Obama is a busy, busy, man. The world’s latest celebrity has become the most powerful man on the planet – and for those of you that enjoy regurgitating Hollywood inspired quotes, you may chuckle that “with great power, comes great responsibility”. Indeed, after inheriting a global financial crisis, failing US education and healthcare standards, drugs, crime, oil prices, world poverty, climate change, an un-kempt White house lawn, and oh, two unfinished wars, the Israeli-Palestinian conflict might be the last thing on Barak’s mind. Guess again.
With the clock ticking towards a nuclear Iran, Obama has been led to believe that finding a solution to the Israeli-Arab conflict, will ultimately lead to peace in the Middle East and an end to the War on Terror. The solution – undoubtedly conceived following hours of heckling at the recent White House pesach seder – is simple: Israel stops all “natural settlement growth” beyond the green line (i.e. West bank, i.e. Yehudah + Shomron), possibly even withdraws to ’67 borders, then Obama sprinkles a little of his magic pixie dust, and the Jews and Arabs will live happily ever after in the magical Holy land with Charlie the unicorn.
Unfortunately too many people have fallen into this same futile trap, full of preconceived notions, and “missed opportunities” regarding peace in the Middle East. Because the intricacies and inner-workings of the situation are so immense, many a decision-maker (and layman) has found himself focusing on a specific concern, whilst skirting the real issue. In this case, the issue isn’t Israeli settlements, the Gaza blockade or even Palestinian nationalism – if that were the case, this conflict would’ve sorted itself out long ago. The issue basically boils down to this: Arab/Palestinian refusal to recognize a Jewish state anywhere in the ME the size of a postage stamp.
Without even a learner’s-licence worth of experience at the presidency, Obama rushed headlong into the ill-fated “peace process” (it’s much, much more than a “process” – it’s like watching grass grow), promising much, but (as yet) doing little. For this, Israelis have greeted the president with ambivalence. Those on the right – angered that Obama has seemingly sided against the settlement enterprise, and those on the left – angry that Obama has not pulled through with his promises to enforce his agenda upon Israel. The Palestinians are equally wary, because after 60 years of having been entrusted to the care of the United Nations, the Arab League, the PLO, Hamas, the “global community” and now Obama, they get the gist that the new US foreign policy ain’t gonna the standard Tupperware party they were hoping for.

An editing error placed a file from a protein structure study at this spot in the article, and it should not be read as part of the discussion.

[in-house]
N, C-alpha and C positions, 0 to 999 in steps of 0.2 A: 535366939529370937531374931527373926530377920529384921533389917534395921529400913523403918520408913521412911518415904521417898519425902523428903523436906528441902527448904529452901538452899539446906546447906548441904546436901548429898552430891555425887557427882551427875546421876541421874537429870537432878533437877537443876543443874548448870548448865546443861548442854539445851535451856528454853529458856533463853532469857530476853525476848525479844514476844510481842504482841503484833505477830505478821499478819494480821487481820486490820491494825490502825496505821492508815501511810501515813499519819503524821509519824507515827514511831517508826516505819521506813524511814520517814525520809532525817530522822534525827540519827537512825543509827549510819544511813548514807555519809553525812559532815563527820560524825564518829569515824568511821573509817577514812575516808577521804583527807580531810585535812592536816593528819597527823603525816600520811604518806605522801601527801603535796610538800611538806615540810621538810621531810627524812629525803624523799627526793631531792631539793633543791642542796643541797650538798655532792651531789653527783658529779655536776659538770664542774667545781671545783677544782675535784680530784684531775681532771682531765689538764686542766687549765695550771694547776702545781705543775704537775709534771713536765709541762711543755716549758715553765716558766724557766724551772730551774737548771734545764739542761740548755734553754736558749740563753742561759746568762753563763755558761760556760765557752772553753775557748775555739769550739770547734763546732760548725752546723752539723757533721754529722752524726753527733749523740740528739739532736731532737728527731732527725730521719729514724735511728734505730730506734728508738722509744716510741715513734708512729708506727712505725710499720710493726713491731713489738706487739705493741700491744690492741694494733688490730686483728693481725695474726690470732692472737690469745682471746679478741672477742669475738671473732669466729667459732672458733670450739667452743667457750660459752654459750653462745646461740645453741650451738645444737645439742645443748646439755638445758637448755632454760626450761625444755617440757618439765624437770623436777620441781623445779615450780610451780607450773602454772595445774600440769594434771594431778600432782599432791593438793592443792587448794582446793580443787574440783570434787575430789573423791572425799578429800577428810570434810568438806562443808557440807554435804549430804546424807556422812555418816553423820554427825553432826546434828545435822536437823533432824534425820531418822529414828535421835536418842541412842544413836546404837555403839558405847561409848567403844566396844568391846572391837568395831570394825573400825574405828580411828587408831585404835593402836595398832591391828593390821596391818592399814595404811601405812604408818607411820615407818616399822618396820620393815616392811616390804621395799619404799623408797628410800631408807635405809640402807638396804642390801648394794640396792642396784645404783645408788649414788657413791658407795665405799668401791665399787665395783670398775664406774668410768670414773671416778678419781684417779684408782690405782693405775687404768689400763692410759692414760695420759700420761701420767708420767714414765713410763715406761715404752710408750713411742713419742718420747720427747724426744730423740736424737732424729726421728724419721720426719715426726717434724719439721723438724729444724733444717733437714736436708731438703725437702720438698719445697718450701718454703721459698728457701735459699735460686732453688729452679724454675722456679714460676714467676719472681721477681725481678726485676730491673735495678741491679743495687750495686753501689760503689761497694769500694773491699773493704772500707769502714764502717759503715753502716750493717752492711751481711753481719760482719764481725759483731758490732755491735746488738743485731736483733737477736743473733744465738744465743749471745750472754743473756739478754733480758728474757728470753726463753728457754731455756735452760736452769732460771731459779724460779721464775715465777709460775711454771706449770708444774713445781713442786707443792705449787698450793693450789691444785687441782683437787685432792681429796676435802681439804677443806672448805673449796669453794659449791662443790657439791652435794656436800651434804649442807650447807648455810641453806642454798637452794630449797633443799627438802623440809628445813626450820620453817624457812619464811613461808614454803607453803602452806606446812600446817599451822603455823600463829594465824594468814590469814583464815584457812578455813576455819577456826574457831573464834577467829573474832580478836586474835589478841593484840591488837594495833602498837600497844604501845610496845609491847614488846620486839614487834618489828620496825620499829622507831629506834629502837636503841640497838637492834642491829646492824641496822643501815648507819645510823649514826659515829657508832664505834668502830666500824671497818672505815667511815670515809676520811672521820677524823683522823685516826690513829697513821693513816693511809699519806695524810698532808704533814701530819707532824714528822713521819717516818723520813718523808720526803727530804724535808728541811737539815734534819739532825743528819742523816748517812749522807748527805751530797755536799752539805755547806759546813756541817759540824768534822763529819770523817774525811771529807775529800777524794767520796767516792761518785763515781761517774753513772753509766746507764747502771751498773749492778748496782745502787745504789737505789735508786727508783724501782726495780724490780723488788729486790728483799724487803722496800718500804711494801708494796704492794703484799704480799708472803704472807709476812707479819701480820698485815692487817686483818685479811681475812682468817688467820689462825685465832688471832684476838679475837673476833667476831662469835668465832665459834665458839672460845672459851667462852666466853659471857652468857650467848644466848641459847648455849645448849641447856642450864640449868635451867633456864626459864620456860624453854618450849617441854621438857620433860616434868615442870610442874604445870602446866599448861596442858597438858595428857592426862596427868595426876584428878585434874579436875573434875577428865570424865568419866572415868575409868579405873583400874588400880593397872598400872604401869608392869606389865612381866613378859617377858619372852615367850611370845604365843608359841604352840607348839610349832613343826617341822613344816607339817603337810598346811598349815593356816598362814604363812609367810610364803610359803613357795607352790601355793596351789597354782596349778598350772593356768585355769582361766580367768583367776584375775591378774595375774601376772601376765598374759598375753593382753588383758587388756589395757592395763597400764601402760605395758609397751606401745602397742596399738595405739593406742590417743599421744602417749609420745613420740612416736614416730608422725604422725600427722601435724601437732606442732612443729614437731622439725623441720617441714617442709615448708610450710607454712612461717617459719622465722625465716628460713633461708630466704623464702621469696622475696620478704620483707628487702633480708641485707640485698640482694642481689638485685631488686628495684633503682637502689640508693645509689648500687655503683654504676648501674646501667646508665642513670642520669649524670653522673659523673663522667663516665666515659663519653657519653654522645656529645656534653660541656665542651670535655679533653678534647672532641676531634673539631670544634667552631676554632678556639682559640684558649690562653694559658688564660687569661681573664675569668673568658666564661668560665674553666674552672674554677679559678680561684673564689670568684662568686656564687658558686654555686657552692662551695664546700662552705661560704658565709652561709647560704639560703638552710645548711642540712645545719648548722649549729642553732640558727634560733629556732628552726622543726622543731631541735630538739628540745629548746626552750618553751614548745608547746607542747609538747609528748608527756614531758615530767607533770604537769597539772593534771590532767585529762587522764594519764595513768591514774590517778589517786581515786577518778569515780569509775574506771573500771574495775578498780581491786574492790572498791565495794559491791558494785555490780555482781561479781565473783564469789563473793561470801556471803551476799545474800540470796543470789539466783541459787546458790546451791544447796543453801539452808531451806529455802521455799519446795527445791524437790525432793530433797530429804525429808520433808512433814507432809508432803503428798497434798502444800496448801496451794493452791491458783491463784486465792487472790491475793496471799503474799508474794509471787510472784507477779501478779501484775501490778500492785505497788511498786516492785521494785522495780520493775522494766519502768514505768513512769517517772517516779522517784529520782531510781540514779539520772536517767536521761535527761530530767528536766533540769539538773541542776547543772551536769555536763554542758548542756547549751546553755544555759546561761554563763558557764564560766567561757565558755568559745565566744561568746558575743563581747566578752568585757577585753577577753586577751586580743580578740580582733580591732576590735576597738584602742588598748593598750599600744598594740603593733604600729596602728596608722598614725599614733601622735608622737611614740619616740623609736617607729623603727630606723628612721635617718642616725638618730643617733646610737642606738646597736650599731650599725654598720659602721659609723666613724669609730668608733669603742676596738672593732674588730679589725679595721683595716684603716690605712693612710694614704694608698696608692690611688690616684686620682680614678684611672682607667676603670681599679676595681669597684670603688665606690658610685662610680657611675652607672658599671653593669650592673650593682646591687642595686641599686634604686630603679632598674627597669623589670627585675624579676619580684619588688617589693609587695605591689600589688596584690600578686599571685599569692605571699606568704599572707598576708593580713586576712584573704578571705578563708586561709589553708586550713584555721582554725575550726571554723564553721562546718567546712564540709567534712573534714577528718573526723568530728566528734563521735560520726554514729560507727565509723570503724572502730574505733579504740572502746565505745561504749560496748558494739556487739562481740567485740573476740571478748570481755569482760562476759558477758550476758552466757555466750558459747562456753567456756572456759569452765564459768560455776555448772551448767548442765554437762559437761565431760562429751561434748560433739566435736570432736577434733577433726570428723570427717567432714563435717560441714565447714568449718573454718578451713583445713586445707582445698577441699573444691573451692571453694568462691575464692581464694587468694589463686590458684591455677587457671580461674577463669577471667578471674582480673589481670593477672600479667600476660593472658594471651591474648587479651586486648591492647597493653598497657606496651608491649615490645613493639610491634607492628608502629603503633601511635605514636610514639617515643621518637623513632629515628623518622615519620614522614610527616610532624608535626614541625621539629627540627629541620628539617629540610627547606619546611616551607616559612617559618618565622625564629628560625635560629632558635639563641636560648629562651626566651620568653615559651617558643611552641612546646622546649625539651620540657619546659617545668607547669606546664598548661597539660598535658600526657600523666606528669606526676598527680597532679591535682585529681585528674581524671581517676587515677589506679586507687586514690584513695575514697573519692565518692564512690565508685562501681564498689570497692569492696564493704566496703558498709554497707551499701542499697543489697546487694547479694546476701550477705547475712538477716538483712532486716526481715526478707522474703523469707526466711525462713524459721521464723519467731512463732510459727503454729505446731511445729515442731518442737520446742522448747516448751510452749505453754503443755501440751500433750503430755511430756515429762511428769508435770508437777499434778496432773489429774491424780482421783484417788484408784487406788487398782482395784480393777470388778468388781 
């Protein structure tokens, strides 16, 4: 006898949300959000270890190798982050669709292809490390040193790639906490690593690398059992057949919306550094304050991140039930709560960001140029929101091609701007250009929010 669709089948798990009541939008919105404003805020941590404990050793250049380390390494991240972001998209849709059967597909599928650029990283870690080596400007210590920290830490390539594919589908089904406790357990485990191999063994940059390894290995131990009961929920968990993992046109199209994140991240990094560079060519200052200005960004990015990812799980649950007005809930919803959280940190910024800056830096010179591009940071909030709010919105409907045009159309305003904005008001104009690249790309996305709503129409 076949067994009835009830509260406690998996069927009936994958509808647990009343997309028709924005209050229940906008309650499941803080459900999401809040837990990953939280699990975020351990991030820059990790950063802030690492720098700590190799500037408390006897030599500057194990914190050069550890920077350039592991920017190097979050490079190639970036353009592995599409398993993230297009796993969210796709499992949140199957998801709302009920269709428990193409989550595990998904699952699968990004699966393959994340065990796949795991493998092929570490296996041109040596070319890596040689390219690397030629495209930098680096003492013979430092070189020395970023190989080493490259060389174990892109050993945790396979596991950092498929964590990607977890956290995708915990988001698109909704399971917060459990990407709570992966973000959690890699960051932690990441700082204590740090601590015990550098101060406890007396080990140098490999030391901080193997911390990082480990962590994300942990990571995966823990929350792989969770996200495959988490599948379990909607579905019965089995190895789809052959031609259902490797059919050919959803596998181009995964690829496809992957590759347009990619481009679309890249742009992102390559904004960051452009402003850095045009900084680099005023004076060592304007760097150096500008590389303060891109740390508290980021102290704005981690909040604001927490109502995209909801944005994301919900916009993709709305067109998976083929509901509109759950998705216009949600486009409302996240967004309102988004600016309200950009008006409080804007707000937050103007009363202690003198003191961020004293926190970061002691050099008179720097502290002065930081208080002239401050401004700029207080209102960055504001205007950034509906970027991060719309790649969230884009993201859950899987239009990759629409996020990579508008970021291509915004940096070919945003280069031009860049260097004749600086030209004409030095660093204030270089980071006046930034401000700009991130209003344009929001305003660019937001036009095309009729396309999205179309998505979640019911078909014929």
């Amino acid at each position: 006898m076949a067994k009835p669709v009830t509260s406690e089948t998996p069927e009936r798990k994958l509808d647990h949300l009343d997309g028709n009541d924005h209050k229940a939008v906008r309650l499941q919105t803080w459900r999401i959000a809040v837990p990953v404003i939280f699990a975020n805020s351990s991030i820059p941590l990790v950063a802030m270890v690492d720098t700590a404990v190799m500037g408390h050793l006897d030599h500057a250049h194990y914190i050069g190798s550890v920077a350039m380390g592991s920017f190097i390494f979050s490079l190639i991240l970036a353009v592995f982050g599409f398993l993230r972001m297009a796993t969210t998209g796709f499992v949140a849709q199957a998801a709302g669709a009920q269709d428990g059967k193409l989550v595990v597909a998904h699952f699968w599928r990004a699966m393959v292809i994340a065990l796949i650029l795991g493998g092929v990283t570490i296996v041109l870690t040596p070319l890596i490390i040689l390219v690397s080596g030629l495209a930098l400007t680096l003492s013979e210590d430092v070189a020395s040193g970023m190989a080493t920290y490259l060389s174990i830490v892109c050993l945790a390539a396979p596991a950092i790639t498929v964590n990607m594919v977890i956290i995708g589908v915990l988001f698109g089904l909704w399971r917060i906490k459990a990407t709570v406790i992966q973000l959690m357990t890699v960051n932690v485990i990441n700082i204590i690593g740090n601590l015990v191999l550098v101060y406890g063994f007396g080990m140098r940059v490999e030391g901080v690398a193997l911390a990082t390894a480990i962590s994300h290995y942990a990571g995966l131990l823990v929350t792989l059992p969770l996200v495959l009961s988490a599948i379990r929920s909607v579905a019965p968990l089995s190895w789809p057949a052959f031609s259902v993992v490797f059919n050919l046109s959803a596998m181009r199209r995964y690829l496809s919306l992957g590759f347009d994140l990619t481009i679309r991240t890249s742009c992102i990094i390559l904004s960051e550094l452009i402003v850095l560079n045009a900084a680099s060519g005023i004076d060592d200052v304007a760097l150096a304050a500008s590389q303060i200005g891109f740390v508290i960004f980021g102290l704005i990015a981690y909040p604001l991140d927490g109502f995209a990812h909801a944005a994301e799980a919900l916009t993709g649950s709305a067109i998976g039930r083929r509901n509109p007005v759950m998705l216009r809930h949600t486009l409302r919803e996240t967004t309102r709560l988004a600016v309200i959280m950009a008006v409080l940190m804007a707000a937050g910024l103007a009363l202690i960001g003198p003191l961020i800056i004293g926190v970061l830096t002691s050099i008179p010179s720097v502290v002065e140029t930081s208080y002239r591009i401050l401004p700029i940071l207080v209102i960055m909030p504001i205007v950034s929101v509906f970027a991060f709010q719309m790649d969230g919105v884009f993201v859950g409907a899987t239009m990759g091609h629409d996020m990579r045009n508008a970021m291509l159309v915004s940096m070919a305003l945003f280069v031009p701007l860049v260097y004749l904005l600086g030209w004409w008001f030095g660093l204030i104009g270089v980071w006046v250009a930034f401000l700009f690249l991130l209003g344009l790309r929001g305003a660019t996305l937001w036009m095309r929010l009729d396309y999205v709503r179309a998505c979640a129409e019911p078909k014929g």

The problem that many leftist leaders and human-rights’ groups encounter when approaching the Israeli-Arab conflict, is that they assume they are dealing with two western societies that share the same values with them, when in fact most of the belligerents belong to the middle eastern society (read: Arab world), where despotic regimes, religious persecution and gender-based discrimination among other human rights violations are the norm. In 2005, Israel learned that appeasement doesn’t work the hard way – when she unilaterally withdrew from Gaza, only to be met with a barrage of Qassam fire. In order to make progress, Obama too, must realize that pressuring Israel (or for that matter, the Palestinians) to make one sided concessions will only make the situation worse, and that when dialogue fails, ‘the way of the sword’ is favoured over ‘the way of the peace process’ in that part of the world.
Israel will face tough times ahead. As the Jew among the nations, she will continue to face microscopic scrutiny from the media and the Western world for years to come. Israel will continue to be butt of all blame in the Arab world for an undefined period of time. And we as Jews in the Diaspora will face the incremental waves of antisemitism that accompany every Israeli government policy that is determined to be ‘undesirable’ by human rights groups and opinion editors. But hope is not lost for the peace process. Palestinian leadership is challenging the rising tide of extremism to become more moderate. Israel’s Likud party under Bibi, for the first time acknowledges a need for two states between the Jordan and Mediterranean, and interfaith meetings are building bridges between Jews and Muslims in the holy land.
Many people complain that the world holds Israel up to unattainable standards. In context this is a blessing. The Jewish state must aspire to reach those standards, that no other country would be capable of reaching.
That is the Zionist challenge of the 21st century.
Obama still has 7 years in office to broker peace in the holy land, and if he can achieve all of his aspirations against all odds, then “yes, we can” too.
It might just take a few Tupperware parties with Charlie the unicorn.